Kasyanov: “elections neither free, nor fair”

Mikhail Kasyanov, leader of the Russian National-Democratic Union (RNDS), said the elections to the State Duma were “neither free, nor fair”. Earlier, he had called for an election boycott. Kasyanov said that “we cannot allow for the next president to be illegitimate as well”.
http://grani.ru/Politics/Russia/Election/m.130728.html .

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  1. The Putin dillema is that the former incumbent Russian president today has remained to be the most strong successful symbol of stability for many Russians: a national logotype that can ensure political longevity for any political program, even the most helpless and unviable.

    The last May celebrations in Russia indicated a revival of great consolidation and patriotism among people who profess nostalgia for the USSR and who think the Russia should be a great powerful country.

    There has been evidence of diminishing democracy since 1993 (including the use of tanks against parliament), however, it has only recently received such a critical attention among foreign and American observers.

    For the most part Russia follows the Universal Declaration of Human Rights to which this country is a signatory member. On paper, Russia’s human rights law is actually quite good. There is inscribed in Russian Constitution law as an example that the Russian Federation – Russia is a democratic federal law-governed state with the republican form of a government and an article 2 of Constitution of Russia Federation sygnifies: “Man, his rights and liberties are the supreme value of the state. It shall be a duty of the state to recognize, respect and protect the rights and liberties of man and citizen”.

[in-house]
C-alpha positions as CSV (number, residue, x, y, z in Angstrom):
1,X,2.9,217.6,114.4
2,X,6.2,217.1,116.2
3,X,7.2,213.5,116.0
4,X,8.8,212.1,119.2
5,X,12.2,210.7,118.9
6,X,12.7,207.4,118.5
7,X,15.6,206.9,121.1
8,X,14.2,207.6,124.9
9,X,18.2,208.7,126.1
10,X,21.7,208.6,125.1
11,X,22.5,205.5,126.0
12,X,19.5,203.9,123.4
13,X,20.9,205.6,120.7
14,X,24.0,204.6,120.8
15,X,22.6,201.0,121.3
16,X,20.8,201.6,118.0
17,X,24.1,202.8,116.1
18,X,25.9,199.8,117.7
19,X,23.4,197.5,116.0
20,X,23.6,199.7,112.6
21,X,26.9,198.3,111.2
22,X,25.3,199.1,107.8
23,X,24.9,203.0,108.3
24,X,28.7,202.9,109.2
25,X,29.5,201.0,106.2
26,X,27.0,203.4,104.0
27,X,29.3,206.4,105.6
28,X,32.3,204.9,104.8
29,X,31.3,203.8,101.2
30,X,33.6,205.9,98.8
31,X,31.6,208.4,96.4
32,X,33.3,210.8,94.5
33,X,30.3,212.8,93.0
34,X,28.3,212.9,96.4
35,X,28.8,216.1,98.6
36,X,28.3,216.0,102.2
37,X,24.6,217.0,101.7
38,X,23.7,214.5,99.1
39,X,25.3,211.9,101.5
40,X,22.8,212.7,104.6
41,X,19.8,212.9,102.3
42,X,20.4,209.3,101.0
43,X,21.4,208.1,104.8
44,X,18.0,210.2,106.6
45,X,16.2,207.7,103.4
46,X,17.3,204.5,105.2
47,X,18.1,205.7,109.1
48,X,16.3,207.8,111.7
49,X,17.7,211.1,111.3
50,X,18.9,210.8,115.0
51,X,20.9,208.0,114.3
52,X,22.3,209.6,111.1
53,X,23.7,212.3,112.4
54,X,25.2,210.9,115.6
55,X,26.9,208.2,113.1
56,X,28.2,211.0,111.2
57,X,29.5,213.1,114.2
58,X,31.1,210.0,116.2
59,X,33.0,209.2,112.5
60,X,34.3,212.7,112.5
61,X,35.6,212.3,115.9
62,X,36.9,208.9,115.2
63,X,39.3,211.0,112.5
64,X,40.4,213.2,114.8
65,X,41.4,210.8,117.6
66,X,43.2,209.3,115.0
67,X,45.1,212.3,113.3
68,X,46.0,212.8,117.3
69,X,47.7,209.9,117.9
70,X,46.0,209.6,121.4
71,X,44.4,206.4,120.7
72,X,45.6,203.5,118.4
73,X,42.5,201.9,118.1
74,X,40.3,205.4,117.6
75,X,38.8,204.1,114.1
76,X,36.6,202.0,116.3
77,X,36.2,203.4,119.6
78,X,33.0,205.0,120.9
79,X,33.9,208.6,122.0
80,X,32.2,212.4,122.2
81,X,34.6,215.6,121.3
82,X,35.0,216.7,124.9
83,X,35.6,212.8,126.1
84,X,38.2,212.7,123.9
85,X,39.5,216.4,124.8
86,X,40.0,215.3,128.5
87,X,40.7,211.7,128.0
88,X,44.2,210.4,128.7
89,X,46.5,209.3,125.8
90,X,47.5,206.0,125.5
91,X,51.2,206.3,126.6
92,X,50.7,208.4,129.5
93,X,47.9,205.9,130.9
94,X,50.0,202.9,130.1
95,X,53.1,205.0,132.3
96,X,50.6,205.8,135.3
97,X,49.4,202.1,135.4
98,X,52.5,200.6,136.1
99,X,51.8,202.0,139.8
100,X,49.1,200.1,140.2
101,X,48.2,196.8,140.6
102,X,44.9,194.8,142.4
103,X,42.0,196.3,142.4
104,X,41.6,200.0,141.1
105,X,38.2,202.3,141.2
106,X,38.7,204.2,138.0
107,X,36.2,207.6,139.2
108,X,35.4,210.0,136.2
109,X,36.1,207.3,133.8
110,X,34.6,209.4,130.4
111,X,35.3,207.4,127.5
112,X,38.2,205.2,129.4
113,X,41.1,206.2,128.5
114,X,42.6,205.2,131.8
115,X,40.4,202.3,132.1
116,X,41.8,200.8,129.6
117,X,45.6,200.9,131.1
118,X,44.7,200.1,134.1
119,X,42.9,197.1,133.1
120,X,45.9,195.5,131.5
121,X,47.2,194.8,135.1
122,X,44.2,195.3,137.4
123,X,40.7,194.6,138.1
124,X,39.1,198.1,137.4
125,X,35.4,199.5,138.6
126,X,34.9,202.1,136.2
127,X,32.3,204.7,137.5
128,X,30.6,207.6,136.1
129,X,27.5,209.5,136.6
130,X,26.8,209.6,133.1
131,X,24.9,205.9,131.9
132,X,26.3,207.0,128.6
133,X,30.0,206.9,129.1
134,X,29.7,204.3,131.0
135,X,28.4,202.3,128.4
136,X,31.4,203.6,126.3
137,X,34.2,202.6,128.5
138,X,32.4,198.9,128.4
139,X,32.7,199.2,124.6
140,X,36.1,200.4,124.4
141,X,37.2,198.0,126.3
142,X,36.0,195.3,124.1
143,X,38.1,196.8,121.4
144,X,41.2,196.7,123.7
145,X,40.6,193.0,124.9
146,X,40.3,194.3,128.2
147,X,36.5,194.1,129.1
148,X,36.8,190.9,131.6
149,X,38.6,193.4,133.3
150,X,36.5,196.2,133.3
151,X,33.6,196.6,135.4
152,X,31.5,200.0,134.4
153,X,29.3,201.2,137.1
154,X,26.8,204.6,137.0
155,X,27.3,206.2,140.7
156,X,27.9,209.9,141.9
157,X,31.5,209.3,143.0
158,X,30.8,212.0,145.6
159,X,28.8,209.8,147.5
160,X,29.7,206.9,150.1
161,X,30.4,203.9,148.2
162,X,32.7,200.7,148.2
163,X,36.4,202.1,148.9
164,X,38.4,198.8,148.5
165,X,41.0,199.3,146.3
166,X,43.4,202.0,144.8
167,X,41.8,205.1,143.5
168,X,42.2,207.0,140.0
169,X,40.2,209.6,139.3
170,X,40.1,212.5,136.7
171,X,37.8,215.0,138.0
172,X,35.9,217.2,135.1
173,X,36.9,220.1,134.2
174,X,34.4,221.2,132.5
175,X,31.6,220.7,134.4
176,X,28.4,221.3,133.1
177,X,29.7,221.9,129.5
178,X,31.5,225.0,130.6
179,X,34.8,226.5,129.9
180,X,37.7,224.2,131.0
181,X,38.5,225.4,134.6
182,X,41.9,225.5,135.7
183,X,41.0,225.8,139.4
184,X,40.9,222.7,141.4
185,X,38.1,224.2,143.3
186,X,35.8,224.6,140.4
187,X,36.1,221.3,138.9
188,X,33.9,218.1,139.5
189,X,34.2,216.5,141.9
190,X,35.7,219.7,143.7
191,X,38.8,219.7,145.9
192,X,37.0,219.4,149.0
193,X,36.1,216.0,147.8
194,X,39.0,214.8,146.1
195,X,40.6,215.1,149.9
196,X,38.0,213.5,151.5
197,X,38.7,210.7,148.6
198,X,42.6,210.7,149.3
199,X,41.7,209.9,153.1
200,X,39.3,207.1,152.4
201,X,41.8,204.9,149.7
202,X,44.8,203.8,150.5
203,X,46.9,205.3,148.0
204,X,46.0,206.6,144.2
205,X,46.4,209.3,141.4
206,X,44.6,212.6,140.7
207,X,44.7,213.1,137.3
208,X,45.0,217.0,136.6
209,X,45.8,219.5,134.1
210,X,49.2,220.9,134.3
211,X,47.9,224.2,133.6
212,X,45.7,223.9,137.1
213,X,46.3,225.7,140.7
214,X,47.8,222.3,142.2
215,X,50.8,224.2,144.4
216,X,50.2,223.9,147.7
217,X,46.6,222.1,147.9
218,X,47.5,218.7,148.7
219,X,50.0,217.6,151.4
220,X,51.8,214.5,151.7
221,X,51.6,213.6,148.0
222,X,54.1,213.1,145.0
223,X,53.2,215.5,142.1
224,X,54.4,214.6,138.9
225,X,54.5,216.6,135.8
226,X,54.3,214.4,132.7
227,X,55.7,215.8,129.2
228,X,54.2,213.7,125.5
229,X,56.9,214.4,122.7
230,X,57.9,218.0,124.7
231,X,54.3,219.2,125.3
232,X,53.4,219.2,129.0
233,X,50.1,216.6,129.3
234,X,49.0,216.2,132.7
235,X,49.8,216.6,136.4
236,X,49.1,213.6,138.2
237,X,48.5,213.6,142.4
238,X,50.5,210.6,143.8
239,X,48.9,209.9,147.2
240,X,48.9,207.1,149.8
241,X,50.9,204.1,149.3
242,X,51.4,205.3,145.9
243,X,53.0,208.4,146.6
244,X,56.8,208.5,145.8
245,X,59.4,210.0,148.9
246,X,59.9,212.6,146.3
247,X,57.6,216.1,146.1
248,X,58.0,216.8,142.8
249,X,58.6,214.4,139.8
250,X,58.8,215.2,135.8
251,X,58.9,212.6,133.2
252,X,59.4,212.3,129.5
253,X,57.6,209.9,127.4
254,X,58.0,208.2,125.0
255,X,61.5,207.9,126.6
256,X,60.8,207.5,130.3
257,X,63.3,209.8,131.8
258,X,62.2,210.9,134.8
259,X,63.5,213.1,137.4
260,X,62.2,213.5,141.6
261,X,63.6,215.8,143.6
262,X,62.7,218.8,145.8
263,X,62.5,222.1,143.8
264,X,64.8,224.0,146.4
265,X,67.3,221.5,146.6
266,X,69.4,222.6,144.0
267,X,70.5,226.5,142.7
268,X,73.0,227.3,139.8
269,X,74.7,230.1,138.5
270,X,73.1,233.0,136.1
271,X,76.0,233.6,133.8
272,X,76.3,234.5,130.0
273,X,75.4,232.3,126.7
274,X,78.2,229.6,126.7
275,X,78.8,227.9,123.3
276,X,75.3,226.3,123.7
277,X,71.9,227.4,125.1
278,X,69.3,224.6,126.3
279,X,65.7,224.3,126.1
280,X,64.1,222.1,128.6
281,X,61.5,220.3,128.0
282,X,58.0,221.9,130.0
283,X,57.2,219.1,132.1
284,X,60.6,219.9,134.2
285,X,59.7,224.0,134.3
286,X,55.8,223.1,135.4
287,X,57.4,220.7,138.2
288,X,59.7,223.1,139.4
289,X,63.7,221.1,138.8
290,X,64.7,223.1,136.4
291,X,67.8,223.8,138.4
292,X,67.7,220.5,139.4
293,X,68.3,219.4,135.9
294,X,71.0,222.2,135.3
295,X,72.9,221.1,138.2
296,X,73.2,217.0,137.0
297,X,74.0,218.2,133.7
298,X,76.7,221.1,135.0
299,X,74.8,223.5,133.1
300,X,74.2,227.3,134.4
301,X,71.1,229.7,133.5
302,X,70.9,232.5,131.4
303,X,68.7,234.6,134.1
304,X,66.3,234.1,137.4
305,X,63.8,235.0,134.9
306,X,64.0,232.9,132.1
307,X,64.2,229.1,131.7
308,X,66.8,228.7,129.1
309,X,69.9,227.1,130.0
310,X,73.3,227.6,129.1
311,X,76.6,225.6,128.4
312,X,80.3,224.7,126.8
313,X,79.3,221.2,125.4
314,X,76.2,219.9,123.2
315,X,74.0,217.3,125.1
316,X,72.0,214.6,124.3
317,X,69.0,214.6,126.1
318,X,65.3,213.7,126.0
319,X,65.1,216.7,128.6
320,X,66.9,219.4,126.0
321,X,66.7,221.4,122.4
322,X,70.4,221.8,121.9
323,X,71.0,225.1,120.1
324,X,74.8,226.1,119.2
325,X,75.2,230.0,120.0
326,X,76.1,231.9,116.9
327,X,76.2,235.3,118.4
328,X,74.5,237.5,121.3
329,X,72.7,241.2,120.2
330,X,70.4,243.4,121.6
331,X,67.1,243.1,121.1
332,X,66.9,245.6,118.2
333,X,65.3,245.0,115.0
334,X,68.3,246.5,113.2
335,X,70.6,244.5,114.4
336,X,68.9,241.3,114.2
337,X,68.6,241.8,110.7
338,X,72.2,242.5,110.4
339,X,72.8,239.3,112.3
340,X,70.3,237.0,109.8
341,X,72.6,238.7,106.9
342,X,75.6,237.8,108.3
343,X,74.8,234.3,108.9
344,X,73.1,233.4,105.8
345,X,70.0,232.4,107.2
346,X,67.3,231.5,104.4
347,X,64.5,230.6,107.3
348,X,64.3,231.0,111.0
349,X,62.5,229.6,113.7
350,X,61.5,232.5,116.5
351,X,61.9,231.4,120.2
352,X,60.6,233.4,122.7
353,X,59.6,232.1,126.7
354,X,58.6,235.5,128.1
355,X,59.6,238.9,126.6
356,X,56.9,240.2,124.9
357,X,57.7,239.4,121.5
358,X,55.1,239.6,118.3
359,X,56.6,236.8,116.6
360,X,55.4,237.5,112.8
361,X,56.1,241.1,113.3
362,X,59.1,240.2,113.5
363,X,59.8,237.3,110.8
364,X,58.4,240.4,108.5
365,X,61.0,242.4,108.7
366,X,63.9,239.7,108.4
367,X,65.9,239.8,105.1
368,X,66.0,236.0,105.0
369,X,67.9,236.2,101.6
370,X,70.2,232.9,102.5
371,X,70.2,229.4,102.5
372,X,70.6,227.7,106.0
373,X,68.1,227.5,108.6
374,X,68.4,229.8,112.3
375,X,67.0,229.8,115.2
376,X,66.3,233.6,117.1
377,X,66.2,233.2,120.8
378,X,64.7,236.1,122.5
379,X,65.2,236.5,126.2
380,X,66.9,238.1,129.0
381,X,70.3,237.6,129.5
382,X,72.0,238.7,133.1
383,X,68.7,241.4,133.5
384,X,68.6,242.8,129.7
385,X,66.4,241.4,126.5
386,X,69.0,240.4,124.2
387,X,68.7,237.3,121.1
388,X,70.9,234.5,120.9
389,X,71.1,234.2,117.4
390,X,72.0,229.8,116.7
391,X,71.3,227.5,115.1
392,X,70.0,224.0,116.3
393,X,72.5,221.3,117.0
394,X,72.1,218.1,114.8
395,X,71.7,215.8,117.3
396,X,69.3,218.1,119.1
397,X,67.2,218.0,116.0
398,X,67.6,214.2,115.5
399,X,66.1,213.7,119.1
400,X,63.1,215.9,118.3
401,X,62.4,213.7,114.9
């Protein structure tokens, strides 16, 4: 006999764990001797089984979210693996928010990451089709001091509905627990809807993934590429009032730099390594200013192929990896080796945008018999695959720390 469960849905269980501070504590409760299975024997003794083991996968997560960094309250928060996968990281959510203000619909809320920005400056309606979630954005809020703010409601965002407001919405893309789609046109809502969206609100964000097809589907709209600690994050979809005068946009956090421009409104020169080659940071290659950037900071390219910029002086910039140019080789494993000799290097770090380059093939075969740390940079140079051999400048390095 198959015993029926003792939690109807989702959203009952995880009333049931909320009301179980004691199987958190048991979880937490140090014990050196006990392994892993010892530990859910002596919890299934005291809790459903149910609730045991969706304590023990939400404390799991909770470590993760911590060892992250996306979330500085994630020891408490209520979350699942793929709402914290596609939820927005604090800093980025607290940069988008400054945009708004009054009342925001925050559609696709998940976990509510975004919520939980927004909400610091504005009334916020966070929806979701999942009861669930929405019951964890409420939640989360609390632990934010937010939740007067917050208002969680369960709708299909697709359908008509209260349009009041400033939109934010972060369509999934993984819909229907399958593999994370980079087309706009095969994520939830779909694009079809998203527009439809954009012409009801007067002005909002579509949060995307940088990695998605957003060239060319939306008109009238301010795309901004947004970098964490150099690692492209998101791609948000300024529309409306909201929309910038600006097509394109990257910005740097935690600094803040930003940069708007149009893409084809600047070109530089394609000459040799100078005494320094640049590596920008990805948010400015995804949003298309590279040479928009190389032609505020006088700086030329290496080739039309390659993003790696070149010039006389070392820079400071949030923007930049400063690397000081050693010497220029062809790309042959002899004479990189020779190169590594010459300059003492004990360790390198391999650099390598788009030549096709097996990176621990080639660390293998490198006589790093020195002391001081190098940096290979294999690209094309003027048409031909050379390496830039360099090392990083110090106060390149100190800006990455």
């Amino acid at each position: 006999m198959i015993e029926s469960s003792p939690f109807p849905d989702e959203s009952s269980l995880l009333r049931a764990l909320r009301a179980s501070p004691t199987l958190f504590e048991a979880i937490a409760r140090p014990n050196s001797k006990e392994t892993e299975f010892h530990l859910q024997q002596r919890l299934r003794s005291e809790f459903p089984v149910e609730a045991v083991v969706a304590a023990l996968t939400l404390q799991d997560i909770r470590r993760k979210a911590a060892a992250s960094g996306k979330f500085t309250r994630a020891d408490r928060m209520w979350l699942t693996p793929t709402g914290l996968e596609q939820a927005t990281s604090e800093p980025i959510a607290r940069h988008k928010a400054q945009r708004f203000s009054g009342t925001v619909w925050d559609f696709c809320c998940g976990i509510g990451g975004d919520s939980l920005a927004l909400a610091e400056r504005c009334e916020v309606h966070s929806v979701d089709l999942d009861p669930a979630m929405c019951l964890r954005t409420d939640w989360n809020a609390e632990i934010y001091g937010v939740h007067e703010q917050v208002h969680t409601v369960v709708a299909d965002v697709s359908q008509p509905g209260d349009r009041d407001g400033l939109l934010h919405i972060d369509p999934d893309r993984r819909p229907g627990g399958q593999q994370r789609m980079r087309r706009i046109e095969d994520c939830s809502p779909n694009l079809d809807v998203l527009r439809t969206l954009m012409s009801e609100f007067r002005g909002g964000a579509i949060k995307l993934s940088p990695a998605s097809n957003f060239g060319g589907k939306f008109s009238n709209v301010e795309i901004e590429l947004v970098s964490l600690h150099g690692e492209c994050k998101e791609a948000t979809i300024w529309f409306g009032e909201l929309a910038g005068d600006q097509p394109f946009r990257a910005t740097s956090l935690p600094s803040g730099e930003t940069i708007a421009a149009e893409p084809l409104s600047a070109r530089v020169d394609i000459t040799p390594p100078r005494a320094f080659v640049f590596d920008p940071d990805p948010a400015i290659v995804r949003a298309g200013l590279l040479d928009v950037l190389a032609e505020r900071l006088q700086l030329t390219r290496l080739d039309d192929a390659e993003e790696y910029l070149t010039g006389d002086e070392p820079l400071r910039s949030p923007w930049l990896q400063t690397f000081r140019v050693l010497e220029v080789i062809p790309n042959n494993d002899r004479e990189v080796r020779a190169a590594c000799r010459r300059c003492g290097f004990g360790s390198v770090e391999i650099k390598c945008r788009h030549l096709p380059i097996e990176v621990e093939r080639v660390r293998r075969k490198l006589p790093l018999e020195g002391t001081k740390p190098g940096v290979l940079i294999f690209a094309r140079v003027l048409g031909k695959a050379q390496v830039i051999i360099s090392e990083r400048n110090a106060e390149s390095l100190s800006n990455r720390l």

Unfortunately, the lofty ideals embodied in many of the instruments to which Russia has acceded remain to have been on paper. Thus, Russia fell 20 places – from 88th to 108th – in the “protection of property rights” category, making it among the worst out of 117 countries in the survey. Russia also fell from 84th to 102th in “judicial independence” and from 85th to 106th in “favoritism in decisions of government officials.”

    Although the Yukos takeover was the first positive step of the state towards renationalisation of energy resourses, to the big profit of certain closely connected Russian though to the detriment of foreign interests.

    Russia has remained to be among the oil richest countries of the world. In his recent television address to Russian people, Putin said that the country’s economy has been growing at an average of 10 percent per year, a rate Russia exceeded in both 2003 and 2004, according to International Monetary Fund figures. This is a good indicator of stability for Russia oil-based economy.

    Experts believe that Russia’s oil-driven economic growth further would be even higher with the proper institutional reforms, possibly reaching 10 or 11 percent annually.

    The second point is that with Moscow leading the way, Russia is now dramatically reversing a decade-long drop in its national birthrate. Not only were 122,750 more birth registered in 2007 than in 2006, but the number of children born kast year was the highest since 1991. Officials attributed the turning birth tide due to new policies and increased economic stability in Russia. It definitely has to do with improvements in living standards and economic growth.

    On the other positive side, the analysts praised the establishment of the Russian stabilization fund as a bulwark against a potential drop in the world price of oil. This important initiative of Russian government is arguably the most important example of economic legislation in Russia which surely would be approved in the following four presidential years.

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